Charlotte Jane: I don’t really have a routine with writing. I sometimes write things down in my notes section … it’s like a jungle of shopping lists and occasional lyric ideas. But most of the time if something affects me, I won’t forget it. So I don’t need to write it down really. Usually how I write is how I feel on the day. It will be something that is playing on my mind a bit, revisiting me. And sometimes I don’t even know that this is how I feel until someone plays a certain chord progression. And I‘m like „that is exactly like what I have been feeling“. Sometimes I go in with concepts. And that works. It will always be born of something that happened. But most of time: chords, melody, then lyrics. Song writing is just so magical. You can go into a room with nothing and sometimes with people you don’t even know, and then music kind of binds you together … you have chords and then a couple of hours later you have written a song. It’s so cool.
Cyte: You said that your experiences inspire you for songs. What you are feeling inspires you as well. Do you also have other influences – artists, family members that influence your music or how you do music?
Charlotte Jane: Yeah my family … I write a lot about what’s going on in my own head. But also what is going on around me. That is a huge part of what inspires me. I don’t ever listen to other artists and go like „oh I want to make that“. I think being influenced by something is a subtle thing. Just little things here and there that you hear. I definitely know that I must have been heavily influenced by Adele and Amy Winehouse. Because they were two artists that I could sing every lyric to every song. They could have only been part of shaping where I am now. Two females being very heart on their sleeve about how they feel. And saying things in their own way. And Bon Iver … I don’t even know what to say about that man. The way he writes melodies. And I don’t even know what he does… the harmonies he uses. My music doesn’t sound like any Bon Iver stuff … but I know how influenced I am by Bon Iver. That is definitely a huge sonic world. I look at him and go „ok I’ll just take a note on that“ (laughs). Relationships and people and other creators are all things that influence me.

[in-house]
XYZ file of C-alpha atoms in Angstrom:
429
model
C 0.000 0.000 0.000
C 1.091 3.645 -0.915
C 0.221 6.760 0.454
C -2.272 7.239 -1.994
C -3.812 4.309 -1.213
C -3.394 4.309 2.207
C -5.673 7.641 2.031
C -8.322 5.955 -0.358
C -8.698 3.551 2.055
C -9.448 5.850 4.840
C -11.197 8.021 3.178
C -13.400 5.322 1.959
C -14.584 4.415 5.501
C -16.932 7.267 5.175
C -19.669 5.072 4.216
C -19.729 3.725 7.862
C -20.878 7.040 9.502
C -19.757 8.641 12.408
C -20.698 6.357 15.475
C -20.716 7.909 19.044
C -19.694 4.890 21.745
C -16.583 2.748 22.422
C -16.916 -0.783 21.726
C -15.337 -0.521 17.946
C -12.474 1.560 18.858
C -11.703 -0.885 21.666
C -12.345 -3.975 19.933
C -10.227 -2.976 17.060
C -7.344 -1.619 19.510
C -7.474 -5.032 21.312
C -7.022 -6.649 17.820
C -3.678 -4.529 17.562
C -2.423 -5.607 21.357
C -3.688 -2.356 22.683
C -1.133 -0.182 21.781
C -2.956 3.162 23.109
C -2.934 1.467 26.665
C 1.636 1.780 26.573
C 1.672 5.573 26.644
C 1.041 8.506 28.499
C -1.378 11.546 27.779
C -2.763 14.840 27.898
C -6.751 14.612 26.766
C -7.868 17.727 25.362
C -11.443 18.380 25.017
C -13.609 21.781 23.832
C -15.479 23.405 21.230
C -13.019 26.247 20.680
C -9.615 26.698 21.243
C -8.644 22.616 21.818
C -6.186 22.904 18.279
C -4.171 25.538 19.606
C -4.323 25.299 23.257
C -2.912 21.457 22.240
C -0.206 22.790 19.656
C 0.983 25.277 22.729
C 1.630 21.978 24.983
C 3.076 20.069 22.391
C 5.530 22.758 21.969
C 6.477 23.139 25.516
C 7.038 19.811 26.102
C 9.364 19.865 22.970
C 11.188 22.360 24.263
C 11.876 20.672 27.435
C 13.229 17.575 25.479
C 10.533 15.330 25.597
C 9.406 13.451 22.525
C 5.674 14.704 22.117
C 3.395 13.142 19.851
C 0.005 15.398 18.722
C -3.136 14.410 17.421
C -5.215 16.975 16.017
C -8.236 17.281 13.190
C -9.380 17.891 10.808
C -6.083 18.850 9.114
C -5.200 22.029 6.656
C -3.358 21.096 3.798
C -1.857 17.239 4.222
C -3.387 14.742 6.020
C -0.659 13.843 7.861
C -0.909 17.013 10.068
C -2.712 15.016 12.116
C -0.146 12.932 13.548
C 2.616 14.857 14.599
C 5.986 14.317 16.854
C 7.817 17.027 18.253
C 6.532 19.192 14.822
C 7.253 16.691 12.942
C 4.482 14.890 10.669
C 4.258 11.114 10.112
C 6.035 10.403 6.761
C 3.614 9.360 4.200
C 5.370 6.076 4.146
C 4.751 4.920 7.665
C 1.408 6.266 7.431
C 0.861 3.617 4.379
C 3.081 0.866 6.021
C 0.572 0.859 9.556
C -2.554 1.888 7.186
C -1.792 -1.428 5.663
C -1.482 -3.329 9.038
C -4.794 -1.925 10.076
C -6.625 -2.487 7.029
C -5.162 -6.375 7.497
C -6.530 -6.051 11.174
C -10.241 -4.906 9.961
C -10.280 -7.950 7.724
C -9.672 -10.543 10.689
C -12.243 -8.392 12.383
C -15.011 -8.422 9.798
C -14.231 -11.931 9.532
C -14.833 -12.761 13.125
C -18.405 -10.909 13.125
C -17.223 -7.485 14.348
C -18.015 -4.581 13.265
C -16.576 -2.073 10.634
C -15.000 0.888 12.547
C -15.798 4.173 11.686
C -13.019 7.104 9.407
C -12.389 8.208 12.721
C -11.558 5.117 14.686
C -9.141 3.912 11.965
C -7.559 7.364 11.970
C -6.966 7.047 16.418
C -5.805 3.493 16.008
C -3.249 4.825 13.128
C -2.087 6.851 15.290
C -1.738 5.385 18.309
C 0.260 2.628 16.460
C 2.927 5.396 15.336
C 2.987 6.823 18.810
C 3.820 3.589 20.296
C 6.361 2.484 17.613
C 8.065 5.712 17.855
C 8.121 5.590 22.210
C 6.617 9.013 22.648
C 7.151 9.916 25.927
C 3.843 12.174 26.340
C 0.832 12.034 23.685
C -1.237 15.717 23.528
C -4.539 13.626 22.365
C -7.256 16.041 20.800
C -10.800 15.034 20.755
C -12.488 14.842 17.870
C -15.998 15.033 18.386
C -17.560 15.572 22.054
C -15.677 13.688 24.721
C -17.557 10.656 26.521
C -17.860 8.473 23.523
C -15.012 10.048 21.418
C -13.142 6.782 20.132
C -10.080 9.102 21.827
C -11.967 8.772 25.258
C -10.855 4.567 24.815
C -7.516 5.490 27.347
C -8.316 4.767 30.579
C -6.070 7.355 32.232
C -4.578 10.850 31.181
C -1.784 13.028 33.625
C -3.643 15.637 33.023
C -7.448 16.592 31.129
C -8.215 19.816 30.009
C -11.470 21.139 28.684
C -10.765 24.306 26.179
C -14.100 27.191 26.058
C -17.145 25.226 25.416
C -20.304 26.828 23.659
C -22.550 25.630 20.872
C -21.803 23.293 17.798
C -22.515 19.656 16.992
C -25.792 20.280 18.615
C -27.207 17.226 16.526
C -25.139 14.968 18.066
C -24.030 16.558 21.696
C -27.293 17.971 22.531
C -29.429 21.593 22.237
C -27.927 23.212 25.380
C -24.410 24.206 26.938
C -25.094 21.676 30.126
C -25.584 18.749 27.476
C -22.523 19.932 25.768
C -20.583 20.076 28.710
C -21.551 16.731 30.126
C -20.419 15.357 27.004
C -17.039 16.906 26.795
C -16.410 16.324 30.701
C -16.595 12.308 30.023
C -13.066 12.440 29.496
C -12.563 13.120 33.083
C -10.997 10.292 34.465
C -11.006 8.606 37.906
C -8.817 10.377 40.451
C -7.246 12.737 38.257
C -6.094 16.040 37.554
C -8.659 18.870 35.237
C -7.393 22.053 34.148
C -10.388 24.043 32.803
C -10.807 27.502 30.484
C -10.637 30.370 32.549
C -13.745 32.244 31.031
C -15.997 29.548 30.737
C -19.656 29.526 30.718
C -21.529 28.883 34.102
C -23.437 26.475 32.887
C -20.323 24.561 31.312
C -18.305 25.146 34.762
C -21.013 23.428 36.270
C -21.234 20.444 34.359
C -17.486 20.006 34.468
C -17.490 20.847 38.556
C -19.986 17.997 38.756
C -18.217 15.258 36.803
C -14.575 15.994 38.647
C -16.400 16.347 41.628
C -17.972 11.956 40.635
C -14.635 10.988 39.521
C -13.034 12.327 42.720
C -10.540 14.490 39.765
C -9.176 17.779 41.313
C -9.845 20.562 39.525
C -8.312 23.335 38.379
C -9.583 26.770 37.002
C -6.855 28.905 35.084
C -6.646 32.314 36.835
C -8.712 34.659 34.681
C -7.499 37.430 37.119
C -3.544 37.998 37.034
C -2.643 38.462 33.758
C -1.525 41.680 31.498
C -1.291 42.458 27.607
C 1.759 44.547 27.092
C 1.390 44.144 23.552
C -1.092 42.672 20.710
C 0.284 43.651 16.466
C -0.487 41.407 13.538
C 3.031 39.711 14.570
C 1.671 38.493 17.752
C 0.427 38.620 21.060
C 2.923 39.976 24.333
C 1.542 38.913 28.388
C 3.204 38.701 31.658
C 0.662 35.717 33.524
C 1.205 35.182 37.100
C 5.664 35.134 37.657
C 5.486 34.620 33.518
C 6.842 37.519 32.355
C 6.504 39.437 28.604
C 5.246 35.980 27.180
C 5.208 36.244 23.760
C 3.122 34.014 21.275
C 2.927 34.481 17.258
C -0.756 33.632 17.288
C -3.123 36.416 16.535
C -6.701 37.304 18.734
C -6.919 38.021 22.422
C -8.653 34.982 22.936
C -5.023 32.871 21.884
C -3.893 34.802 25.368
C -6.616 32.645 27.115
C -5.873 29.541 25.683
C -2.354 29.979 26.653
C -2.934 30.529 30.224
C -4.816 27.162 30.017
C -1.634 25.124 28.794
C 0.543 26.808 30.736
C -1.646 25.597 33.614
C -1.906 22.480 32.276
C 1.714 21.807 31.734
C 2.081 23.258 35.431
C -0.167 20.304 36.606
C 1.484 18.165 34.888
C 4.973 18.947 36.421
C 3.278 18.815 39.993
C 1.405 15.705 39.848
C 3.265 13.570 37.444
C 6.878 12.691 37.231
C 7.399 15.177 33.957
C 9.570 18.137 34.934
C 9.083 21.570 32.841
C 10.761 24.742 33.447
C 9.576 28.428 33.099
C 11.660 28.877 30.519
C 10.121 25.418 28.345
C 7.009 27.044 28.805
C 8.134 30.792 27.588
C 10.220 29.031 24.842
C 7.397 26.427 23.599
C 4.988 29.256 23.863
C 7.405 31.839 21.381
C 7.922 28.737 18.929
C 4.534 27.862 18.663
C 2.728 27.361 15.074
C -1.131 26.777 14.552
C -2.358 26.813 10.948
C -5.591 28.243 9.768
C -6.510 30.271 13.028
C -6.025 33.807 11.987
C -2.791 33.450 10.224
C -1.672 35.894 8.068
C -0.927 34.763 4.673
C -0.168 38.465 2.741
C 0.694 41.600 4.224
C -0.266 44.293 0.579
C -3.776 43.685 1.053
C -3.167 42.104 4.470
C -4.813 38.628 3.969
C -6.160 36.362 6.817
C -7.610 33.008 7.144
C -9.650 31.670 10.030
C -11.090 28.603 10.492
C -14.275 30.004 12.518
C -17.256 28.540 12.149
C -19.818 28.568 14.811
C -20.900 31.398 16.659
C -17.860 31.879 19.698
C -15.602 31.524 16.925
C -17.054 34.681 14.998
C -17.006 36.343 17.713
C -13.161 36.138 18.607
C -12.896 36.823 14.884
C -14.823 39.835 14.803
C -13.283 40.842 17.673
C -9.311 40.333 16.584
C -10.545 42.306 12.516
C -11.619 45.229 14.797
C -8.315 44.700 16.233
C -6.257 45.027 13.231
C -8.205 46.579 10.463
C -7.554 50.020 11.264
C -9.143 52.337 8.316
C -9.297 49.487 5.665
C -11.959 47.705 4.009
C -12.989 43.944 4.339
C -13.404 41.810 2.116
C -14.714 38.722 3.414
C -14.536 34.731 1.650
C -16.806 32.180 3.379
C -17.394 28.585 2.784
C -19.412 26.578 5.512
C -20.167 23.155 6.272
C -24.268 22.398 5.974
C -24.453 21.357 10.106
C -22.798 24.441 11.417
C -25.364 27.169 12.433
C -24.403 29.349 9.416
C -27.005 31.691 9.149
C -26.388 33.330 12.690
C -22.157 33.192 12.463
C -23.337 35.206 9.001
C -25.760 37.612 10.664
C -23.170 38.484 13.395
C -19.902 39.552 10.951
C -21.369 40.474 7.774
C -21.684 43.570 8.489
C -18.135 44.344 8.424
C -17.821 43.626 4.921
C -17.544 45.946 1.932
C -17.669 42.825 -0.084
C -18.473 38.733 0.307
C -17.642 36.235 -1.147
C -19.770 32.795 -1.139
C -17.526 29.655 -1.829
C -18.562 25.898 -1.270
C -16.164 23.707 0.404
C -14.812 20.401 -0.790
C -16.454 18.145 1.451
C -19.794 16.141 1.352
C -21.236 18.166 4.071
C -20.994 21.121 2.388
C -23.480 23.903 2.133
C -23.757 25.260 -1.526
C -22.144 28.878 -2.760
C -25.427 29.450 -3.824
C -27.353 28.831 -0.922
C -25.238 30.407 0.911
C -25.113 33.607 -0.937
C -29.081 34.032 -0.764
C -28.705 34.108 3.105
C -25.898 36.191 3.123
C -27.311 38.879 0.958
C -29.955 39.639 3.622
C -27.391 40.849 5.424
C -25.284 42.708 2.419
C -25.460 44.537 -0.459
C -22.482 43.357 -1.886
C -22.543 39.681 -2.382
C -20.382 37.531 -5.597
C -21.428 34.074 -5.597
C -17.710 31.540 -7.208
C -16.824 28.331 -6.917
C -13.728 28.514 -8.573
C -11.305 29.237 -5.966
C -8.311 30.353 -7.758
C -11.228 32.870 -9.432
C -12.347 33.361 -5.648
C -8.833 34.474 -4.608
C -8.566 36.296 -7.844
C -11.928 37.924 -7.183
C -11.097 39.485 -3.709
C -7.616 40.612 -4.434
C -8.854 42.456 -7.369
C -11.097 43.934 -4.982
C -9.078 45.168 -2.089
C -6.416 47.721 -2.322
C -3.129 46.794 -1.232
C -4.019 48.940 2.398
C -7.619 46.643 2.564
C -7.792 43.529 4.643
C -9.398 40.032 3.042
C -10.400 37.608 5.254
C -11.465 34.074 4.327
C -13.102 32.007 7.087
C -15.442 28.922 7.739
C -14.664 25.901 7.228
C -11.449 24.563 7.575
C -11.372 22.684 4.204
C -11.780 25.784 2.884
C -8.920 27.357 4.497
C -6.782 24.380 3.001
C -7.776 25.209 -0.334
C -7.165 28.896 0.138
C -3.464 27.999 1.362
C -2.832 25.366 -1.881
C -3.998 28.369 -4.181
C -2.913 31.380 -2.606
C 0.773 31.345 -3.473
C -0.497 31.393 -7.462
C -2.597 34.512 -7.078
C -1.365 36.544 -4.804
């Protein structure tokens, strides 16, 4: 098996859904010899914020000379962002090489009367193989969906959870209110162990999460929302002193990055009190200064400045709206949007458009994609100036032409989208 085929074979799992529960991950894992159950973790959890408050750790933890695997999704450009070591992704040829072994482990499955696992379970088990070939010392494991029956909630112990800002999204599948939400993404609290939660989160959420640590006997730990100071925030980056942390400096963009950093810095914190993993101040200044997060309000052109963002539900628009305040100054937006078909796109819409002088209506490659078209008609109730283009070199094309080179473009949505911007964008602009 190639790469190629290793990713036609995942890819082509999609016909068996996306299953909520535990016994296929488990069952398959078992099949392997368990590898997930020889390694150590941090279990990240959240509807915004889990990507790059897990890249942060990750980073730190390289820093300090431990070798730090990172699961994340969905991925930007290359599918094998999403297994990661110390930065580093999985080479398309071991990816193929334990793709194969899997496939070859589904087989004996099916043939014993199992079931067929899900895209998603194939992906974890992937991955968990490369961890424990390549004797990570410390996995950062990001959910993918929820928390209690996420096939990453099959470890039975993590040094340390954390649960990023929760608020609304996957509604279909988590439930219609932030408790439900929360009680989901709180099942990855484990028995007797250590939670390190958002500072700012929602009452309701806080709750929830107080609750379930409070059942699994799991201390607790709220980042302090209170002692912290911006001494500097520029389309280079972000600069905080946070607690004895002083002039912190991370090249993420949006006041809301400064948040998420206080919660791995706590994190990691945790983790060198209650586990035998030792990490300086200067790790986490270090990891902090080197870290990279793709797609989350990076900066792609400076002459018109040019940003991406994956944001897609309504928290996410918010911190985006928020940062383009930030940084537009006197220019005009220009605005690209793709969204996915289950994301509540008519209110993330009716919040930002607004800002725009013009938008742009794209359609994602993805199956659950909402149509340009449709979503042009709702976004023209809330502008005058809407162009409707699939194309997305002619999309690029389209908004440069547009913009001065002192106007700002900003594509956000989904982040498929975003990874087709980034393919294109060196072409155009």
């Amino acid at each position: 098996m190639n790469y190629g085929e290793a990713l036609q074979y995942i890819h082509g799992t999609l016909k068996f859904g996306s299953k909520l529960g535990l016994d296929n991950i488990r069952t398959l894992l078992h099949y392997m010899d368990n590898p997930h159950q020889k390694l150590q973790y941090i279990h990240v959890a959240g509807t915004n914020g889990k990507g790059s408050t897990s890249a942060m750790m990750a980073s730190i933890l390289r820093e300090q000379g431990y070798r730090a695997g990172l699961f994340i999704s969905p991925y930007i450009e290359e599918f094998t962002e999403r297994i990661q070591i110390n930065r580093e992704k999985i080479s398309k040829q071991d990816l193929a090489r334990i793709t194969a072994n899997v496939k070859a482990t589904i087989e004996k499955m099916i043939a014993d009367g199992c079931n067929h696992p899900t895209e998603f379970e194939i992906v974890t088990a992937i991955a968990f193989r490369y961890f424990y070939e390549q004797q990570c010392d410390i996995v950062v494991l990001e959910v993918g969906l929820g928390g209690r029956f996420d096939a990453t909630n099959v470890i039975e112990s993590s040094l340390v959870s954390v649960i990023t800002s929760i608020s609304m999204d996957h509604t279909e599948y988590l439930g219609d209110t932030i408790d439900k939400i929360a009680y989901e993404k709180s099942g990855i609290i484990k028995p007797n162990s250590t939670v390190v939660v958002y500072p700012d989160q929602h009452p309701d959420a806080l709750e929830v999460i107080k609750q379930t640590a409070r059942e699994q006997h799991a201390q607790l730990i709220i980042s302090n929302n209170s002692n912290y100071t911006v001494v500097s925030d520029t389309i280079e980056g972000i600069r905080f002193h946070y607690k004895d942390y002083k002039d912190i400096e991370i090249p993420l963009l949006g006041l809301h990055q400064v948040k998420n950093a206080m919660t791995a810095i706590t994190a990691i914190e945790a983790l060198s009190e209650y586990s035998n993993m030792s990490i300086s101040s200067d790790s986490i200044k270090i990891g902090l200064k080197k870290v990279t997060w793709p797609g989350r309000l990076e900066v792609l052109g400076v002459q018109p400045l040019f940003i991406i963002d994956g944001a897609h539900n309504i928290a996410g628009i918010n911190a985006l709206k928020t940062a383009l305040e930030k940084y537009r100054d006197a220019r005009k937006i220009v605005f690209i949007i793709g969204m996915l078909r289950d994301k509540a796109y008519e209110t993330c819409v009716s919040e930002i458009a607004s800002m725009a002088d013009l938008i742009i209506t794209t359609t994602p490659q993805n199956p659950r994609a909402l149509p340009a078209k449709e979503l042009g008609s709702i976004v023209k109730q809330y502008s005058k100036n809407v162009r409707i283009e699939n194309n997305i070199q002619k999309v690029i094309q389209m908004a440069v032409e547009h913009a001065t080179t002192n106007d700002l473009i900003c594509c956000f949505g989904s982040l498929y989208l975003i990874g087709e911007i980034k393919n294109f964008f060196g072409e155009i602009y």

No one is naive to what happens when people become famous (…) So I’m very aware that while wishing for success, you have to accept as well that with it comes a lot of other baggage.
Cyte: I would like to finish off our talk with a word game … I have put down a few words … I would like to know whatever goes through your mind.
Creating – Fun. An honor. A privilege. Fun. Play.
Success – That’s a really interesting one. I can probably talk about it for ages because I’m still trying to figure it out. Success for my career and success for me personally are probably going to bud heads for the rest of my life. I want to be at the top of my game. And I want to sell out shows around the world. I want to see how far I can take this. I would love to be looked upon as someone that other people see as successful, as talented. All that stuff. That’s great. But with that automatically comes … because the celebrity thing now is completely intertwined with being successful as an artist … your personal life getting blurred with work life. Protecting people around me and all that kind of stuff would become a concern, I would feel responsible for people, I would feel guilty if people were harassed. No one is naive to what happens when people become famous in the music industry. You know the impact it could have on your mental health. So I’m very aware that while wishing for success, you have to accept as well that with it comes a lot of other baggage. So yes success for me in a career sense is selling out huge shows. But that is going to mean a lot of other stuff. So we just have to see what happens (laughs). I think success is a sticky one in music.